HISTORY & CULTURE
Amman's history spans nine millennia dating back to the Stone Age. It boasts one of the largest Neolithic settlements (c.6500 BC) ever discovered in the Middle East. The Citadel hill contains early Bronze Age tombs (3300-1200 BC).By the beginning of the Iron Age Amman had become the capital of the Ammonites, referred to in the Bible, and was called Rabbath-Ammon. It was here that King David of Israel killed Uriah the Hittite. Fortress towers ringed the city at that time - the best preserved of these can still be seen today - but they were little protection against King David's attack. His forces toppled the Ammonites and, apart from a brief revival in the 9th and 8th centuries BC, the area was ruled in succession by the Assyrians, Babylonians and Persians for several hundred years. By the 4th century BC the city had been renamed "Philadelphia" after its Ptolemaic ruler, Philadelphus. Seleucid and Nabataean rule followed until 63 BC, when it was absorbed into the Roman Empire and the Roman general, Pompey, annexed Syria and made Philadelphia part of the Decapolis League - an alliance of ten free city states with overall allegiance to Rome. The Romans rebuilt the city with colonnaded streets, baths, a theatre and impressive public buildings. Philadelphia found itself at the centre of the new Roman province of Arabia and of lucrative trade routes running between the Mediterranean and an interior that stretched to India and China as well as routes north and south. The city flourished.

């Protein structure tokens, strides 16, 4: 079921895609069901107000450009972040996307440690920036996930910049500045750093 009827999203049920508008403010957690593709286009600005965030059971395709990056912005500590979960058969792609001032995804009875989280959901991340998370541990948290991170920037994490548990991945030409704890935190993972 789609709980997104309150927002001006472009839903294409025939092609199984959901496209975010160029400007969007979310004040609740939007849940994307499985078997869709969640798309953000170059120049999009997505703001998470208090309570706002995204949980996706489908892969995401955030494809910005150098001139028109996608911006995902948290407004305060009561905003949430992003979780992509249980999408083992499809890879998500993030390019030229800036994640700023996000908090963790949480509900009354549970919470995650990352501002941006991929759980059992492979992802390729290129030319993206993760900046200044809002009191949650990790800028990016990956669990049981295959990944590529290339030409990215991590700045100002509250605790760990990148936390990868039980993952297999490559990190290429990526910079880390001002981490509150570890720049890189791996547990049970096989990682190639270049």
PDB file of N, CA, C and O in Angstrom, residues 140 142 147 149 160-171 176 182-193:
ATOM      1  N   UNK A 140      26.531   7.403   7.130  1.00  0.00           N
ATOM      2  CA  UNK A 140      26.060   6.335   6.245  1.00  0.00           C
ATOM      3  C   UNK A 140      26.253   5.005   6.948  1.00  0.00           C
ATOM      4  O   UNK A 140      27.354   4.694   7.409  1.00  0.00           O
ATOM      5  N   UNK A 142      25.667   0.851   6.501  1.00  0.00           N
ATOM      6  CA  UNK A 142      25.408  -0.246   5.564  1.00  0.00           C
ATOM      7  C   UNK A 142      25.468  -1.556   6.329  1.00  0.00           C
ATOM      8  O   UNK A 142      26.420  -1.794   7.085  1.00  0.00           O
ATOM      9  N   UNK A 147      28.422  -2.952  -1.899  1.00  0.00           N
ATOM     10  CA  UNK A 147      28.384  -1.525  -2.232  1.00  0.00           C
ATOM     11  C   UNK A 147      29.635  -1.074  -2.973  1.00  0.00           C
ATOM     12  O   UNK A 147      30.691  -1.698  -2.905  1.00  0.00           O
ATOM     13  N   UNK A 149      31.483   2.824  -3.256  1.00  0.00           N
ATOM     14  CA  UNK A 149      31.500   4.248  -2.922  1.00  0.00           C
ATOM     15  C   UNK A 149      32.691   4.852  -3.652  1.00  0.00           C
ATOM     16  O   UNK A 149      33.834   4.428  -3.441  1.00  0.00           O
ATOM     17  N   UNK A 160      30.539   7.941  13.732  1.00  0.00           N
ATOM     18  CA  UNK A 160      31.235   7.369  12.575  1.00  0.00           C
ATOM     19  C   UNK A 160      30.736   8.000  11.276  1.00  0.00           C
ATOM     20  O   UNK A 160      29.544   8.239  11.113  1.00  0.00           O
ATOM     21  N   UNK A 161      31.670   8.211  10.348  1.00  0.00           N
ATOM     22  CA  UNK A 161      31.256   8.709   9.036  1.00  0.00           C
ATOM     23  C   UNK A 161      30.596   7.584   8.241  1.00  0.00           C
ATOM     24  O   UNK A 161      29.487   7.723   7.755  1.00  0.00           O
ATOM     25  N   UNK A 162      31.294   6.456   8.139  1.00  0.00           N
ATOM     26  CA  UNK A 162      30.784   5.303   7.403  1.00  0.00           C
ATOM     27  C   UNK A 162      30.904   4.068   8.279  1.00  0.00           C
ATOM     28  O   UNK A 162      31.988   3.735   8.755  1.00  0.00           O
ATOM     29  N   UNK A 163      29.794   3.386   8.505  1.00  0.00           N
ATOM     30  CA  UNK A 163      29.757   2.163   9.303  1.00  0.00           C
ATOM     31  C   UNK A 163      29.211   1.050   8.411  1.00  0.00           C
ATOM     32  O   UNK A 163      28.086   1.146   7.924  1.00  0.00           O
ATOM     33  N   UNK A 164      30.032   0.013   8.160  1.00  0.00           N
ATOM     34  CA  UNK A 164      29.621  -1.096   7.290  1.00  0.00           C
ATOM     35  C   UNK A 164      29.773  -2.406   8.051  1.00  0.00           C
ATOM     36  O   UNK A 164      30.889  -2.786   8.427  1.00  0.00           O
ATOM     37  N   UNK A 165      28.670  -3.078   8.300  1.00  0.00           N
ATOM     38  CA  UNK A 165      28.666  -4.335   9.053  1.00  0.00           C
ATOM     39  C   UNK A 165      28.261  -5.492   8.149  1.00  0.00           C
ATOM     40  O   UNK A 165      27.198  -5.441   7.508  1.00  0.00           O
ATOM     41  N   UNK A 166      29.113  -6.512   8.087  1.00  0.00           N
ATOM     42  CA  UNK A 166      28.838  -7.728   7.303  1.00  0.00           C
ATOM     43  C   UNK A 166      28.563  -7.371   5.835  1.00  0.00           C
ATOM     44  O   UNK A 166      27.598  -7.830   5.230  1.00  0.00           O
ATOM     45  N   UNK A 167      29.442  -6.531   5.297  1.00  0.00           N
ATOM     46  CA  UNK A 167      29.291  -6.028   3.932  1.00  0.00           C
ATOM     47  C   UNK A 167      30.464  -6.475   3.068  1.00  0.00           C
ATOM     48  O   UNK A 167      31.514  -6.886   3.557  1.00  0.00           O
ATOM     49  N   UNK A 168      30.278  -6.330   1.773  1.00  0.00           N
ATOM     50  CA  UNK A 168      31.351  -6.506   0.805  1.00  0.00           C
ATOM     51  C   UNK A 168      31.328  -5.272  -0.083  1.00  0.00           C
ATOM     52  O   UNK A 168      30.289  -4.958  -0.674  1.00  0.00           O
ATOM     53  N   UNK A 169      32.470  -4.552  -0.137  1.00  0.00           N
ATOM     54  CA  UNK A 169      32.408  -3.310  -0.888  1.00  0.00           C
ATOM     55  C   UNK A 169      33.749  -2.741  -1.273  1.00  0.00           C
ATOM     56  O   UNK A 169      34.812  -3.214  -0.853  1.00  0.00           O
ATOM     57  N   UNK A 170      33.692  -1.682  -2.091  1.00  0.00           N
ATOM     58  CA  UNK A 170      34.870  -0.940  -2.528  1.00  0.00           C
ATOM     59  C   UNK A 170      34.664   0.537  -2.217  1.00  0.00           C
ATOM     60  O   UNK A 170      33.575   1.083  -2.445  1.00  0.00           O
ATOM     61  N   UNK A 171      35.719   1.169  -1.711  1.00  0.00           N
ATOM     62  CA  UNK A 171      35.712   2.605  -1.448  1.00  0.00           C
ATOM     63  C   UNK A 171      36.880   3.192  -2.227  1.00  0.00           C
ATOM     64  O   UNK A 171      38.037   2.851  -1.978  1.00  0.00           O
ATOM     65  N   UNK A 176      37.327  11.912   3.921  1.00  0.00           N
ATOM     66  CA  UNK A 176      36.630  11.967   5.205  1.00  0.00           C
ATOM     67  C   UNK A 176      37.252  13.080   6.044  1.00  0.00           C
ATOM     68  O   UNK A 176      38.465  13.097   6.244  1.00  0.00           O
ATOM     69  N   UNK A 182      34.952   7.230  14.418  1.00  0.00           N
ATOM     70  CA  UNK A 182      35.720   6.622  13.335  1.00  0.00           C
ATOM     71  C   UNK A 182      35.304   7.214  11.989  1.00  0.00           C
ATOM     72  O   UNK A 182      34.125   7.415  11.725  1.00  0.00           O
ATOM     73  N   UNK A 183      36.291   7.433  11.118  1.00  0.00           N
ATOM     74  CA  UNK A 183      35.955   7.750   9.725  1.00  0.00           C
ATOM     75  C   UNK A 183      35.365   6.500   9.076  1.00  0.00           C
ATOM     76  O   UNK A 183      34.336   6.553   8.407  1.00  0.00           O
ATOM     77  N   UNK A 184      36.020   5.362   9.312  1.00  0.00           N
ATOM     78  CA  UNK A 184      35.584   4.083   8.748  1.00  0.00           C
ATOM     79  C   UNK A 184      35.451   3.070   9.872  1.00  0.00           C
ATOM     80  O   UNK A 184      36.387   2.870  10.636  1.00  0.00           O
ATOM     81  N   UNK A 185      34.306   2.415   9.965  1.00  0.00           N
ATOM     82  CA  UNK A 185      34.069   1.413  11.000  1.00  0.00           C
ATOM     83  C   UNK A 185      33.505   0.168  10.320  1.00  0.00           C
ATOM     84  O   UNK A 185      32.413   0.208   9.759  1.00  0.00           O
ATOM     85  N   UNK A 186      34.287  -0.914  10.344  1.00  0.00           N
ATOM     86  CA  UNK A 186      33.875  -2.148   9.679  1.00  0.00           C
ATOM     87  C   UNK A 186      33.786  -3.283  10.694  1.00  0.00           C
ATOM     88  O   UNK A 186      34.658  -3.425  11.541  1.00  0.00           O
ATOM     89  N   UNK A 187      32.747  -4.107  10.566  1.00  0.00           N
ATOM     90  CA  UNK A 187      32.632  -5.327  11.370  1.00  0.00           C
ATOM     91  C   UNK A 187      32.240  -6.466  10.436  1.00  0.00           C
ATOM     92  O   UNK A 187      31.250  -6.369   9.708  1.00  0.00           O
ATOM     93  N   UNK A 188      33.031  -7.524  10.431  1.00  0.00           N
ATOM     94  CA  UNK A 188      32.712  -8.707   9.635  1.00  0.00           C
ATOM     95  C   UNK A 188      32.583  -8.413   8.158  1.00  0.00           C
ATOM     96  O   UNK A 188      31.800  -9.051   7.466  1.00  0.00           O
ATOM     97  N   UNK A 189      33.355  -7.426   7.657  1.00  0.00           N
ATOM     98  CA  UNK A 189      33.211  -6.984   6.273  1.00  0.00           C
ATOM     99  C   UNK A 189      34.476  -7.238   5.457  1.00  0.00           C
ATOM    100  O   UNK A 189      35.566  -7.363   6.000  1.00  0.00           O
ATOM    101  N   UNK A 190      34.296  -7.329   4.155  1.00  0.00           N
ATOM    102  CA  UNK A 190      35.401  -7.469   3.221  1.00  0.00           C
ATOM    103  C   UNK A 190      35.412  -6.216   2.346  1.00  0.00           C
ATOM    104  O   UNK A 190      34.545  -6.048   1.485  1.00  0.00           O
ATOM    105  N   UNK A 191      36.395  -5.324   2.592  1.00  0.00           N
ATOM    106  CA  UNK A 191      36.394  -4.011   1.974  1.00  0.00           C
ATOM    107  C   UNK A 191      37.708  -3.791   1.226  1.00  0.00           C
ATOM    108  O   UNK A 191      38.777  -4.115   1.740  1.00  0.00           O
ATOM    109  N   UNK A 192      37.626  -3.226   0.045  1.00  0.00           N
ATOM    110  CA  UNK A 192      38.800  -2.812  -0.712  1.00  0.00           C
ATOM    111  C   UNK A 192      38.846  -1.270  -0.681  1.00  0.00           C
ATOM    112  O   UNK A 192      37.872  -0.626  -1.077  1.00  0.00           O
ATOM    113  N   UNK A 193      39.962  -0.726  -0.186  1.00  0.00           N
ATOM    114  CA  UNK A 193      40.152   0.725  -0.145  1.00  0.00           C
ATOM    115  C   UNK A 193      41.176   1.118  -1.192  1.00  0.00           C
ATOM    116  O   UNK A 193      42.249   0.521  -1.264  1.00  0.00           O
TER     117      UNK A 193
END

During the Byzantine period, when Christianity became the official religion of the Eastern Roman Empire, the city was the seat of a Christian Bishop and two churches were constructed. By the early 7th century, Islam was already spreading northwards from the Arabian Peninsula and, by 635 AD, had embraced the land as part of its domain. The city returned to its original Semitic name of Ammon or, as it is known today, Amman.With various shifts in political power over the following centuries, Amman's fortunes declined. During the Crusades and under the Mameluks of Egypt, Amman's importance was overtaken by the rise of Karak in the south. By 1321 AD, it was reported that Amman was "a very ancient town and was ruined before the days of Islam" there are great ruins here and the river al-Zarqa flows through them.”Under the Ottoman Empire, Amman remained a small backwater with As-Salt being the main town of the area. By 1806, the city was reported to be uninhabited except for the Bedouins.The departure of the Ottomans from the region coincided with the exodus of a large numbers of Circassian and other persecuted Muslims from the Caucasus. They found refuge in the area and established a settlement on the east bank of the Jordan River. Although they were mostly farmers, amongst these early settlers there were also gold and silversmiths and other craftsmen, and it wasn’t long before they built rough roads linking their settlement to Amman. Commerce, once again, began to flourish. Learn more about Amman's historical sites